AME 42:27-40 (2006)  -  doi:10.3354/ame042027

Prokaryotic community structure and heterotrophic production in a river-influenced coastal arctic ecosystem

Marie-Ève Garneau1,*, Warwick F. Vincent1, Laura Alonso-Sáez2, Yves Gratton3, Connie Lovejoy1,2

1Département de Biologie & Centre d’études nordiques, Université Laval, Québec City, Québec G1K 7P4, Canada
2Departament de Biología Marina i Oceanografia, Institut de Ciències del Mar-CMIMA, CSIC, Passeig Marítim de la Barceloneta 39–47, 08009 Barcelona, Catalunya, Spain
3Institut national de la recherche scientifique, Centre Eau, Terre et Environnement, 490 de la Couronne, Québec City, Québec G1K 9A9, Canada

ABSTRACT: Spatial patterns in prokaryotic biodiversity and production were assessed in the Mackenzie shelf region of the Beaufort Sea during open-water conditions. The sampling transect extended 350 km northwards, from upstream freshwater sites in the Mackenzie River to coastal and offshore sites, towards the edge of the perennial arctic ice pack. The analyses revealed strong gradients in community structure and prokaryotic cell concentrations, both of which correlated with salinity. Picocyanobacterial abundance was low (102 to 103 cells ml–1), particularly at the offshore stations that were least influenced by the river plume. Analysis by catalyzed reporter deposition for fluorescence in situ hybridization (CARD-FISH) showed that the dominant heterotrophic cell types were β-Proteobacteria at river sites, shifting to dominance by α-Proteobacteria offshore. Cells in the Cytophaga–Flavobacter–Bacteroides and γ-Proteobacteria groups each contributed <5% of total counts in the river, but >10% of counts in the marine samples. Archaea were detected among the surface-water microbiota, contributing on average 1.3% of the total DAPI counts in marine samples, but 6.0% in turbid coastal and riverine waters. 3H-leucine uptake rates were significantly higher at 2 stations influenced by the river (1.5 pmol l–1 h–1) than at other marine stations or in the river itself (≤0.5 pmol–1 h–1). Size-fractionation experiments at 2 coastal sites showed that >65% of heterotrophic production was associated with particles >3 µm. These results indicate the importance of particle-attached prokaryotes, and imply a broad functional diversity of heterotrophic microbes that likely facilitates breakdown of the heterogeneous dissolved and particulate terrestrial materials discharged into arctic seas.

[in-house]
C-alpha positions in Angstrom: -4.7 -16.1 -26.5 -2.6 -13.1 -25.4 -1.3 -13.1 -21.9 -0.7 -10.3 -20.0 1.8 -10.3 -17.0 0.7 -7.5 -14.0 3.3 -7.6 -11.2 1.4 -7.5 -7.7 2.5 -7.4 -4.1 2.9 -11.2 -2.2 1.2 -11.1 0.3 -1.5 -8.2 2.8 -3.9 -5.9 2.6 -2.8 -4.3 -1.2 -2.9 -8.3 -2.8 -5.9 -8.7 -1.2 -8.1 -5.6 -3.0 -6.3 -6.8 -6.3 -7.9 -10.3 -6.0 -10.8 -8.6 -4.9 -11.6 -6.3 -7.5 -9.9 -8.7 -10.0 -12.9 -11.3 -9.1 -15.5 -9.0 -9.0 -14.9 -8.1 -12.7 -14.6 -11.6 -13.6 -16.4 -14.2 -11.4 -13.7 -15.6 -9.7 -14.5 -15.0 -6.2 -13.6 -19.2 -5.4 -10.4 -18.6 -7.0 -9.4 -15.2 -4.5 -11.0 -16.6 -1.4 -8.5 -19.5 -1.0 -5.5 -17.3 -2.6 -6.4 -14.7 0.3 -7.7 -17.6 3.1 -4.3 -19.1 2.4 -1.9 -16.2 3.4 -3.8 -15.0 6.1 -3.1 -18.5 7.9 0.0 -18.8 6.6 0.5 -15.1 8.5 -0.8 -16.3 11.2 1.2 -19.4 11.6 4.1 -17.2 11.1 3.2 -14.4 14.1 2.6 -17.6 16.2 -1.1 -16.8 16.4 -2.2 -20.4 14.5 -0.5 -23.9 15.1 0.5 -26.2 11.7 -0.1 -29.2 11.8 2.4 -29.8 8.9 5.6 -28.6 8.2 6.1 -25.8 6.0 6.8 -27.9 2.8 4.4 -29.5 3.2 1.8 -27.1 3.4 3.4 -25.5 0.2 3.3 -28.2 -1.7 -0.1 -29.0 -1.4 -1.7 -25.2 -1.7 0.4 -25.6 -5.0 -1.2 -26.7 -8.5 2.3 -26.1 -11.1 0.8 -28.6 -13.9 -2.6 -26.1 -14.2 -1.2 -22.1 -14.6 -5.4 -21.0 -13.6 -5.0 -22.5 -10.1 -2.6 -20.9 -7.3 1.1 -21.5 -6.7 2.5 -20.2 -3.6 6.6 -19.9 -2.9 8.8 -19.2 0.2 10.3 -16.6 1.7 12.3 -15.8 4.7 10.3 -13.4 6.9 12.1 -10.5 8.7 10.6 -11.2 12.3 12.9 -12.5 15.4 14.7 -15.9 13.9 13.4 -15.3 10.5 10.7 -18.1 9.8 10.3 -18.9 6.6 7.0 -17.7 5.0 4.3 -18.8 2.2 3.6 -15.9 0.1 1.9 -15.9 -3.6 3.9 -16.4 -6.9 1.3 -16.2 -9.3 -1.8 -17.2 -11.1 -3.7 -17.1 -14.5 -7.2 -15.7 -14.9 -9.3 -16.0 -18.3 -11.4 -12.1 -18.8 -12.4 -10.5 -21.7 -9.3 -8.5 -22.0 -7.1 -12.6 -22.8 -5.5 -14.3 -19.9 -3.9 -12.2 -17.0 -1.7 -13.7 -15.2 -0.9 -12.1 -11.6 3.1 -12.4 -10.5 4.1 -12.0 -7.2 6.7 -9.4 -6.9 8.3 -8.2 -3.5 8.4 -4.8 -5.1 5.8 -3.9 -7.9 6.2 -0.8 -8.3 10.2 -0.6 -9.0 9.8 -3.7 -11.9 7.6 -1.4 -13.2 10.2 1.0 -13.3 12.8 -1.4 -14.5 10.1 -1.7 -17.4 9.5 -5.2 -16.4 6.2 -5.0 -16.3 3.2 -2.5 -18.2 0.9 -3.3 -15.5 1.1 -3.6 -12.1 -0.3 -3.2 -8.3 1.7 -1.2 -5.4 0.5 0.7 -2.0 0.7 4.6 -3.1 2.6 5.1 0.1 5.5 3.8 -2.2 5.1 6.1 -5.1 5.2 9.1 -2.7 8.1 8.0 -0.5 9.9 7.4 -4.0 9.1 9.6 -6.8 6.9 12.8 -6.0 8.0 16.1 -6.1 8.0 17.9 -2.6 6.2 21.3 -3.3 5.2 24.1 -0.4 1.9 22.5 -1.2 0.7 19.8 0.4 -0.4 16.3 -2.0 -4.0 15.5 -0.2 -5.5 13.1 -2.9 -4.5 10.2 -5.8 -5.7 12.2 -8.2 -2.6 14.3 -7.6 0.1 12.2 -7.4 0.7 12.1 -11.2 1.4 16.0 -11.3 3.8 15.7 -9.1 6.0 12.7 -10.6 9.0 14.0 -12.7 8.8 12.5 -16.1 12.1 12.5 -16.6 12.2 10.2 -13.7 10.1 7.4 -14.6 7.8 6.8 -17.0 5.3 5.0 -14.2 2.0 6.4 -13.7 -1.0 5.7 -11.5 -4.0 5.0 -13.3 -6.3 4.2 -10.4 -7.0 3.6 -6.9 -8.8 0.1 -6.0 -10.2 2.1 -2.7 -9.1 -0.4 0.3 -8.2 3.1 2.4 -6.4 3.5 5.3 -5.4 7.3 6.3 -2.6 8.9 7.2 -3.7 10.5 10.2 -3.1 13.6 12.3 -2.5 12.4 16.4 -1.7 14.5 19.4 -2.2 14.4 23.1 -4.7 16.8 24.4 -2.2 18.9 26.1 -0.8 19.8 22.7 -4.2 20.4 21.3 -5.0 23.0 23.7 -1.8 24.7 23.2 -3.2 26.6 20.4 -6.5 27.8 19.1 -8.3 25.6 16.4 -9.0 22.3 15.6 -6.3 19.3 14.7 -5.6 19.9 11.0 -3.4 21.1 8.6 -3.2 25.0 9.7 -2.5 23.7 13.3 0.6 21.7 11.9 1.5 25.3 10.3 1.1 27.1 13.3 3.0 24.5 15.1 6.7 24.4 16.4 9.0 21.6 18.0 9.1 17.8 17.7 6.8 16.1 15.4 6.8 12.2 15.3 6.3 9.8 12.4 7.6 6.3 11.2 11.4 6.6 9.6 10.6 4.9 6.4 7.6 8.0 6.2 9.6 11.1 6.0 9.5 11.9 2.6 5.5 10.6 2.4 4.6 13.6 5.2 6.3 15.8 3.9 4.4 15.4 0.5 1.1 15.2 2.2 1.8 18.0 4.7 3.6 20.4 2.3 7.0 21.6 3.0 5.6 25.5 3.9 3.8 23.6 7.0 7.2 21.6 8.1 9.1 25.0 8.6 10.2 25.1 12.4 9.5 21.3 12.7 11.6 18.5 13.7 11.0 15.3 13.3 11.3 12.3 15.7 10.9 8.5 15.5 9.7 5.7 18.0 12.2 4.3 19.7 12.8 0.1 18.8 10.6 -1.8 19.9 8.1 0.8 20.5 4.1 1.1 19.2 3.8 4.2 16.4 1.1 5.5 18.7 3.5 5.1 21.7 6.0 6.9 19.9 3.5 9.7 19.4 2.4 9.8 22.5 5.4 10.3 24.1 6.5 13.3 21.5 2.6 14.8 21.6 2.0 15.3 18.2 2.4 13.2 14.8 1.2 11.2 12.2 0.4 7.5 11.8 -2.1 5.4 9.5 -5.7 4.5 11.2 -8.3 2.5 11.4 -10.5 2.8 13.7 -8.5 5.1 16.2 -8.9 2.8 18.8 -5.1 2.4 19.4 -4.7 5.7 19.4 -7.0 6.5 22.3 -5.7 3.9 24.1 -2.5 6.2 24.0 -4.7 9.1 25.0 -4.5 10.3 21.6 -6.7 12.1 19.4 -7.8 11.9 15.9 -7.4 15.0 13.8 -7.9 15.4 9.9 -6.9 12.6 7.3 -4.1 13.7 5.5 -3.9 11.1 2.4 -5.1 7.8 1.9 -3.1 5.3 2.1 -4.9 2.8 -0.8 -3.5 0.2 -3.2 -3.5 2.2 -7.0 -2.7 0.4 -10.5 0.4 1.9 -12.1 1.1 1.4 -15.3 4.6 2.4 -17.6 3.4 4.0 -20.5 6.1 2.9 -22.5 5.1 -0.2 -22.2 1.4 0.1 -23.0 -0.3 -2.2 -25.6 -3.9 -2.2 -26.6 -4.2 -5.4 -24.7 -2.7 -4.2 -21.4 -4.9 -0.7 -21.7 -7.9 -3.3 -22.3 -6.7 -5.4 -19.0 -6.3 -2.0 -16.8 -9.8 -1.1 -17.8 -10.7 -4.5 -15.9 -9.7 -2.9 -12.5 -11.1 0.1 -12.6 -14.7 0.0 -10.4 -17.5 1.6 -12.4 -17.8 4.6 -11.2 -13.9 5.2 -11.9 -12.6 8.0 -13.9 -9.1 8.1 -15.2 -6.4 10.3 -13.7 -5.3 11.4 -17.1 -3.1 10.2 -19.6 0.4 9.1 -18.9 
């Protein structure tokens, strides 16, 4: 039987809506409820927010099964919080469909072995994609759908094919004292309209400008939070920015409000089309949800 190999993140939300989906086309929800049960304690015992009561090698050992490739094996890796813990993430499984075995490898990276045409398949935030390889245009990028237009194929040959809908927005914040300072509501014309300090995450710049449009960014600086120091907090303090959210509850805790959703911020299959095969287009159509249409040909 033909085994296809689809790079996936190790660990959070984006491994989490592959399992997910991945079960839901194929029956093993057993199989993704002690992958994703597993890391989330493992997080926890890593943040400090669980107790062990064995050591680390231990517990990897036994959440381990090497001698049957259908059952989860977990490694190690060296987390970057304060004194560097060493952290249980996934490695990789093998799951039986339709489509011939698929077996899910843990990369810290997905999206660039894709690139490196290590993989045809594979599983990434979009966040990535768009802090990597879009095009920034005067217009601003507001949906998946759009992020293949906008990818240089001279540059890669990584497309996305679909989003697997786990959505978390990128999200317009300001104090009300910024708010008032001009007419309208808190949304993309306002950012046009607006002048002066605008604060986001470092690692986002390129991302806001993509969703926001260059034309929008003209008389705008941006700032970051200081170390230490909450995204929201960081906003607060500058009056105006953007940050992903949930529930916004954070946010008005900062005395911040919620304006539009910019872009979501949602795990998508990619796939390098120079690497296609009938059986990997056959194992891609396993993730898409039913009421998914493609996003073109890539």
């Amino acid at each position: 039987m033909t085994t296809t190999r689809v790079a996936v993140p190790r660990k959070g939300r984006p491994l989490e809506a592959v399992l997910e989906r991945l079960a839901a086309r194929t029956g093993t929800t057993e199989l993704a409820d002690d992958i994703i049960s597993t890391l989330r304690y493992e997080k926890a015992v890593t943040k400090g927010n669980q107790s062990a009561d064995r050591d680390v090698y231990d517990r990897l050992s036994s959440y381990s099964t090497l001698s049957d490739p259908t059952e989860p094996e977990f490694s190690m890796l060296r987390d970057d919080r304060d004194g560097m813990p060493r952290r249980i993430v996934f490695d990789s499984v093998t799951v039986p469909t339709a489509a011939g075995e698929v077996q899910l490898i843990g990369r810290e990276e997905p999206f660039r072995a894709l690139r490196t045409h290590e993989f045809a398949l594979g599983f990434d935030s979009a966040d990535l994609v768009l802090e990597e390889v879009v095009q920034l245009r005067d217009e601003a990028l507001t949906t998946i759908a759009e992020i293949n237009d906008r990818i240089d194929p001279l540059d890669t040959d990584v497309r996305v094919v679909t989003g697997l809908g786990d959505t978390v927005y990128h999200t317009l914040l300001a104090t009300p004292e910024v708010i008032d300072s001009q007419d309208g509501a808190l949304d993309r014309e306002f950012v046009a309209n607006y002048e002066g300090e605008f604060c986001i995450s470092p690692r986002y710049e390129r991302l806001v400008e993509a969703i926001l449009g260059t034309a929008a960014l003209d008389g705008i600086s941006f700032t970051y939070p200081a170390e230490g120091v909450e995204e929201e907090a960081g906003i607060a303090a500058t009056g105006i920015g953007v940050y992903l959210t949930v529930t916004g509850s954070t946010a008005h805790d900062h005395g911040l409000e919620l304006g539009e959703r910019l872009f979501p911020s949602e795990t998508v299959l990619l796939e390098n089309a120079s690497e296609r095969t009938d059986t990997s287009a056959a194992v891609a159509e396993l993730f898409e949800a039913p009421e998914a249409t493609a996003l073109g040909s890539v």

KEY WORDS: Prokaryote diversity · Archaea · Proteobacteria · Cytophaga–Flavobacter–Bacteroides · Arctic Ocean · Mackenzie River estuary · Picocyanobacteria · CARD-FISH


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